I found myself drinking tea with people I’d just met, talking about world travel and the differences between Morocco and America. I tickled children in shops, speaking to them in the handful of Arabic words I knew and watching them cry when my friends and I had to leave. I’d woken to the call to prayer at sunrise on more than one occasion, listening to the hauntingly beautiful sounds ringing out from mosques across the city. I wandered through souks and markets, tasting olives and tiptoeing through the water and animal blood that flowed freely through the winding corridors. I ate camel in a back alley, then experienced it again once or nine times coming back up. I’d later accidentally kick a camel in the teeth in the Sahara Desert. I didn’t feel guilty for long.
These were the things that made me feel like I was not just a tourist, like I somehow belonged there. Maybe, just maybe, I was a Moroccan. Pullman is home. It always will be. But so will Meknes, and until I can return, there will always be a little part of me homesick for Morocco. Everything can change in three and a half months. If studying abroad has taught me anything, it’s that a patient eye and an open mind can find home anywhere.
Kaitlin Gillespie ’13
Heart Mountain, Later
My father worked for the Bonneville Power Administration and in 1949 we lived in the Heart Mountain Internment camp. BPA used a portion of the camp to house personnel working on the power lines being constructed from Canada. It was one of the coldest winters of the 20th century. We were bussed to school in Powell 20 miles to the north and missed many days when snow drifts blocked the roads. I have photos of my brother and me outside our apartment in one of the converted barracks. It was an interesting year. I remember many of the BPA families living there raised vegetables in the farm plots previously used by the Japanese internees. Most of the camp was in disrepair. I had to be taken to the hospital in Powell after stepping on a rusty nail while playing in one of the many piles of debris.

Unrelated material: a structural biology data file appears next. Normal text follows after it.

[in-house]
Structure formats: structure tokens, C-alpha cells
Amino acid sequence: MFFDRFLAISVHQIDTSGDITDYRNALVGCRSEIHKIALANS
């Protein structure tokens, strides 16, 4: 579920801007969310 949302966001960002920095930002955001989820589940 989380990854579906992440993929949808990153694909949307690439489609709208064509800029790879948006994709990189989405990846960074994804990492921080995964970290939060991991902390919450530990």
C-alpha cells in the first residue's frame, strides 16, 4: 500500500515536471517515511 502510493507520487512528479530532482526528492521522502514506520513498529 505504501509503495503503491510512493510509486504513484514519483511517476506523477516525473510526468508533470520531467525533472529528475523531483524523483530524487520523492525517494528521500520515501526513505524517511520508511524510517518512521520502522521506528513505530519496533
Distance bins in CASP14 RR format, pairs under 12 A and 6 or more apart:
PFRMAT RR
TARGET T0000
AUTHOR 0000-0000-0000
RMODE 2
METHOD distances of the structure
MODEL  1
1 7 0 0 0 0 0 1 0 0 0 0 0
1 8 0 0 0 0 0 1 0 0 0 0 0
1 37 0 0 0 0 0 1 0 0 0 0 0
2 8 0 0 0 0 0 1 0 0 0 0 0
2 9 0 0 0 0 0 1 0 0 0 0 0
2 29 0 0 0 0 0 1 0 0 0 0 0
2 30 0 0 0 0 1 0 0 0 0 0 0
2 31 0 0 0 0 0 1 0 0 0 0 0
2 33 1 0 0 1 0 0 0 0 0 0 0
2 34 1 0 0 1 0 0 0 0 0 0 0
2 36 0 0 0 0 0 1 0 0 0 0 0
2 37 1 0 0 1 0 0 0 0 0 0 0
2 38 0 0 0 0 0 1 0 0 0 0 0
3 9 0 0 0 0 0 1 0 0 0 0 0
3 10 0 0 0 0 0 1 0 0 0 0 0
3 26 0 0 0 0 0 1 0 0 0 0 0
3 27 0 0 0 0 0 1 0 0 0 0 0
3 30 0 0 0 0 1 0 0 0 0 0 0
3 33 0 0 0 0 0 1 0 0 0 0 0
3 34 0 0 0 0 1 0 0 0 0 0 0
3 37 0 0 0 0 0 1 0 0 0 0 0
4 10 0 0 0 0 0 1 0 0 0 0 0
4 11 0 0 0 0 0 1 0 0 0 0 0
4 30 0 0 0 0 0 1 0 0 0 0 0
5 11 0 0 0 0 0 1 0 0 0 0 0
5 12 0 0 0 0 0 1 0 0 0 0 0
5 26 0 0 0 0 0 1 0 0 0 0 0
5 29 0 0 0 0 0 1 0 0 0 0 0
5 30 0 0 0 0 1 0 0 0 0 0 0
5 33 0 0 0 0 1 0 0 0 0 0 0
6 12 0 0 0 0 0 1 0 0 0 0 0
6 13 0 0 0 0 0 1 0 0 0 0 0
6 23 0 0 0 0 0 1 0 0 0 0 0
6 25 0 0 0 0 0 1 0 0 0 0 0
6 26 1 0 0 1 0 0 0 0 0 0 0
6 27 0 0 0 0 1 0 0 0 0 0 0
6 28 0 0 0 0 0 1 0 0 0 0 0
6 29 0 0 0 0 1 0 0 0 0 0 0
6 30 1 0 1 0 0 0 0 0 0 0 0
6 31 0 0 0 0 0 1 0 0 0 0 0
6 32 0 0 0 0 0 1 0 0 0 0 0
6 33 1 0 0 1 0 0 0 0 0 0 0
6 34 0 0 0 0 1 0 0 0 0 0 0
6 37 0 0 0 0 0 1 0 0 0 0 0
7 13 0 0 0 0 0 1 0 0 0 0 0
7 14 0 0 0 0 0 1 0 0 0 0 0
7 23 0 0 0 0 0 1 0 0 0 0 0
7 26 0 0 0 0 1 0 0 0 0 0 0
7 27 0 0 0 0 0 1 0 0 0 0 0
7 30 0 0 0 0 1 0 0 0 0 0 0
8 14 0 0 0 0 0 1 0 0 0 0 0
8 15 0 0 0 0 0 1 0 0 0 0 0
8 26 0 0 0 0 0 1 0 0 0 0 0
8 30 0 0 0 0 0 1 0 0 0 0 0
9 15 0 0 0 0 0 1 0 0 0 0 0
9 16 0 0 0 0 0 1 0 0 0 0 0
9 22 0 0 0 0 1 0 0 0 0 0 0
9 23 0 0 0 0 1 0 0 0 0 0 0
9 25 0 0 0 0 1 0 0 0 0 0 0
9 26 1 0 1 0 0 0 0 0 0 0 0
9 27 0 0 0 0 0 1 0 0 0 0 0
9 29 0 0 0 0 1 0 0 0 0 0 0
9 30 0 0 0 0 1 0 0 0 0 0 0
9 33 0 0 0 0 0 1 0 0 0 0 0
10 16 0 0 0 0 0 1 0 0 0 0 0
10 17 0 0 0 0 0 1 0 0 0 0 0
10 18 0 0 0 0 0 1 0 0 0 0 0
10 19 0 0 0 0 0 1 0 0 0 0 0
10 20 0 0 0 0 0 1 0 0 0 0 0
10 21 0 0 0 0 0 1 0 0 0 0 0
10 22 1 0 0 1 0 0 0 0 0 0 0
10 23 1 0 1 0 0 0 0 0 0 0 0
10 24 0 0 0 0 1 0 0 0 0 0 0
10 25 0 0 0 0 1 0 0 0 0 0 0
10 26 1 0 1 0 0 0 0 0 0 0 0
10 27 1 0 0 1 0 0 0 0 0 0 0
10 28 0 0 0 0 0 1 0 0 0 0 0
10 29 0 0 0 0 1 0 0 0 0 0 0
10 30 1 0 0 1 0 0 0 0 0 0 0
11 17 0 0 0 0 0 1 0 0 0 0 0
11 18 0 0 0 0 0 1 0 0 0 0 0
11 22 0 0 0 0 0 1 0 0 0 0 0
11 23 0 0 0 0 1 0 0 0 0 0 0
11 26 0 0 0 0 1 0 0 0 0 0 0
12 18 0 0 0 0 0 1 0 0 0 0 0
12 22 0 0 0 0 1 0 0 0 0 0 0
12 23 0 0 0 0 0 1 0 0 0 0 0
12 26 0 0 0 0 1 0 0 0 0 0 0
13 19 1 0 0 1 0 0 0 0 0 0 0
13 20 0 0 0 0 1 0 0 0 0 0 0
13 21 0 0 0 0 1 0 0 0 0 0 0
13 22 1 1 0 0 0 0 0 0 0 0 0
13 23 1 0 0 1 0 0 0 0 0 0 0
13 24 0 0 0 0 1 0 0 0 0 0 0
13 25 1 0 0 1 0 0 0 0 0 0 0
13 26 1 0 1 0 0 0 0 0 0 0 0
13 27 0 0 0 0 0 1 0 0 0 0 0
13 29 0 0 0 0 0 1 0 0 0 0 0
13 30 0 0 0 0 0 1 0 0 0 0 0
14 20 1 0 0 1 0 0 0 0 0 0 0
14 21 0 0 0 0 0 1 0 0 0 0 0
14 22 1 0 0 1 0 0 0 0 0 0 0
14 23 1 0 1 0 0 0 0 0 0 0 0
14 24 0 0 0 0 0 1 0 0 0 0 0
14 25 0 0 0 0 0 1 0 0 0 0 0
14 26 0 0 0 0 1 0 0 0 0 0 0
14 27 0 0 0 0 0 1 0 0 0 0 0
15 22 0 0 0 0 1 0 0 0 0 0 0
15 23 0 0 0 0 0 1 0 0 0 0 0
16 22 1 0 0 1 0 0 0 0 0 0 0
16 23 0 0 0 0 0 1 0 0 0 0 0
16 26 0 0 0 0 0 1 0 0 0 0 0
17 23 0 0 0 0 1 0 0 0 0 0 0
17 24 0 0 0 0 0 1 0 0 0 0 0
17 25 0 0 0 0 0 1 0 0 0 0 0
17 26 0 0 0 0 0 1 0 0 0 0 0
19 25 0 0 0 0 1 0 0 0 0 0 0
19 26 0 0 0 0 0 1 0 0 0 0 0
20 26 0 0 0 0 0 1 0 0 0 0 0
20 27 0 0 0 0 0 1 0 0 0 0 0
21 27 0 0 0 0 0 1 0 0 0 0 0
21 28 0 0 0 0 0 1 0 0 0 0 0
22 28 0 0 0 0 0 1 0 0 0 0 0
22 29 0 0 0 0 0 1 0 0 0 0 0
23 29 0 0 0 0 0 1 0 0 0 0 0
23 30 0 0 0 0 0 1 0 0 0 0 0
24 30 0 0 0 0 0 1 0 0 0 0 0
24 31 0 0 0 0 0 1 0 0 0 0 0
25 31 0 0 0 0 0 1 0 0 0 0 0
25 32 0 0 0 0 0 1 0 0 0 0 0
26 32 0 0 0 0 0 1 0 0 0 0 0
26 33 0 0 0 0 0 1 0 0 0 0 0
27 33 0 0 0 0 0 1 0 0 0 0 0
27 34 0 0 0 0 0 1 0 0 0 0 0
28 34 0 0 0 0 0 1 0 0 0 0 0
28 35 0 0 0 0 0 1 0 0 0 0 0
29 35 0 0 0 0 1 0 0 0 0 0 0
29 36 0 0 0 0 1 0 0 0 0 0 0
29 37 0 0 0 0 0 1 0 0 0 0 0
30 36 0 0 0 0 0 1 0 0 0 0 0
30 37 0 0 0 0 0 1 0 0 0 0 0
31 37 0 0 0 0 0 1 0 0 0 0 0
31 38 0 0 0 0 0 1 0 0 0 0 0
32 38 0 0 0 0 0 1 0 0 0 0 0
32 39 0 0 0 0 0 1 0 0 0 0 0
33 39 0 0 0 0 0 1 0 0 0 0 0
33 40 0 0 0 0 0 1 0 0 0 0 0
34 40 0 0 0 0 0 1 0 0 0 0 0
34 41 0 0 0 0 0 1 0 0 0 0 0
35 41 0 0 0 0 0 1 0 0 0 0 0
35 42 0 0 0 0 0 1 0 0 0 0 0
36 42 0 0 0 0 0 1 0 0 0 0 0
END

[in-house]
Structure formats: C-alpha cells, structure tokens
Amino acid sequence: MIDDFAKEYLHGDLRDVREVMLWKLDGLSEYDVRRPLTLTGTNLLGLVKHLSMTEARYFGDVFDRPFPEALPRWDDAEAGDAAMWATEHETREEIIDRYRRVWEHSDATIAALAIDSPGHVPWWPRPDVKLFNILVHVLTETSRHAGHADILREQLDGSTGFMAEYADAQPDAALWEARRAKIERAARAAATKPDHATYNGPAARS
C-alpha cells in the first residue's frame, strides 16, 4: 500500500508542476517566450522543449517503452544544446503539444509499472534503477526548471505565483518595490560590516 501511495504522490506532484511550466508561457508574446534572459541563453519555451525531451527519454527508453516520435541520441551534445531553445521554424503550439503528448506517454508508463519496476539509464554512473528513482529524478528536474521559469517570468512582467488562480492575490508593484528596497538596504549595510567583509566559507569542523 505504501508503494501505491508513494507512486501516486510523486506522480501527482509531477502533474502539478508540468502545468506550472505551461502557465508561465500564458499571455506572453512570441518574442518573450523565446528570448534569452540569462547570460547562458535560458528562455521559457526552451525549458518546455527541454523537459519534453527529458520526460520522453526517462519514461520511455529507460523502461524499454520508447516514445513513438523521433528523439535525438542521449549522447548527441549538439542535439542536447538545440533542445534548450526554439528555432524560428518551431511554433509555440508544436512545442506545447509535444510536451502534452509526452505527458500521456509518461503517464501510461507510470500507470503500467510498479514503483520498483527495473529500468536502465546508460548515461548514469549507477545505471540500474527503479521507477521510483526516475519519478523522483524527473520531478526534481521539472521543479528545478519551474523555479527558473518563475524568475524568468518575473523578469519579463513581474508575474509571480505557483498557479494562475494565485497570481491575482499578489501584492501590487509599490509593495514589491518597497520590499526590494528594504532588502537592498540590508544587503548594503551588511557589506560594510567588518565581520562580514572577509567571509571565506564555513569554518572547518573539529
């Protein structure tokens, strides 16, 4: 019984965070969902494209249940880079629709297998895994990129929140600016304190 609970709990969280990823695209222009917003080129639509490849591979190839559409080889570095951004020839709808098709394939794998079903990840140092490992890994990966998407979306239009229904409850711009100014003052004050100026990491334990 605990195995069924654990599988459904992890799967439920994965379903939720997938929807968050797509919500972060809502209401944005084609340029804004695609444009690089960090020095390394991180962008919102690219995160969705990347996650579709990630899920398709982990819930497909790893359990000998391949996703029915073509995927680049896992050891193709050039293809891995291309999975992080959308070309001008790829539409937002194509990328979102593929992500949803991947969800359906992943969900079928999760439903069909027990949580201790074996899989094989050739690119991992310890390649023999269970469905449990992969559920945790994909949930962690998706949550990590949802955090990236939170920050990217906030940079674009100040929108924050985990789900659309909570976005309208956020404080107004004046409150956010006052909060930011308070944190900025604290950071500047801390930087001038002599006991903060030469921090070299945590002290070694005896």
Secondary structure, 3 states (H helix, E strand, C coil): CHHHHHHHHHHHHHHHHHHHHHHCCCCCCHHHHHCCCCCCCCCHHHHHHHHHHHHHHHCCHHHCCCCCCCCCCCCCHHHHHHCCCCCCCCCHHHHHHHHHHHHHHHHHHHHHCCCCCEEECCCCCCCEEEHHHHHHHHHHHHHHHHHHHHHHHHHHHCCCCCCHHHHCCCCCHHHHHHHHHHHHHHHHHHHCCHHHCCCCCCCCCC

Getting our Swallowtails Straight
I love the cover of the Fall 2012 Washington State Magazine and the article “Life Histories: The Butterflies of Cascadia.” However, I wondered if I would get a free book (Life Histories of Cascadia Butterflies) if I spotted the error? The cover butterfly is misidentified. I believe that it is an Anise Swallowtail, not a Western Tiger Swallowtail. The Western Tiger Swallowtail is the butterfly on the first page of the article (page 39). I have had the great good fortune to see both of these butterflies this summer in western Oregon with the North American Butterfly Association’s Eugene/Springfield chapter. David James gave a presentation to our group about the book in April 2010 and we eagerly awaited its publication.
Alison Dunlap Center ’88 MS
The cover photo of the Fall 2012 WSM indicates that the butterflies are Western Tiger Swallowtail. They are actually Papilio zelicaon, the Anise Swallowtail. Both of the upper and lower sides of the wings are black. Papilio rutulus, the Western Tiger Swallowtail, actually is yellow with black stripes on the upper wing. I have made the same mistake in the past. I posted pictures of an Anise on Project Noah and called it a Western Tiger, which received a quick correction.
Alayna Huter ’01 DVM
Travels with Garrison—The gig of a lifetime: WSU music instructor and player of fiddle, mandolin, and guitar Richard Kriehn travels with Garrison Keillor’s A Prairie Home Companion radio roadshow as a musician. Watch a video of his experiences and how he applies what he learns to his teaching at WSU.
#WSU’s Bose: Power demand in India outstrips local supply “and building new infrastructure is a huge issue.” bit.ly/OBR9NR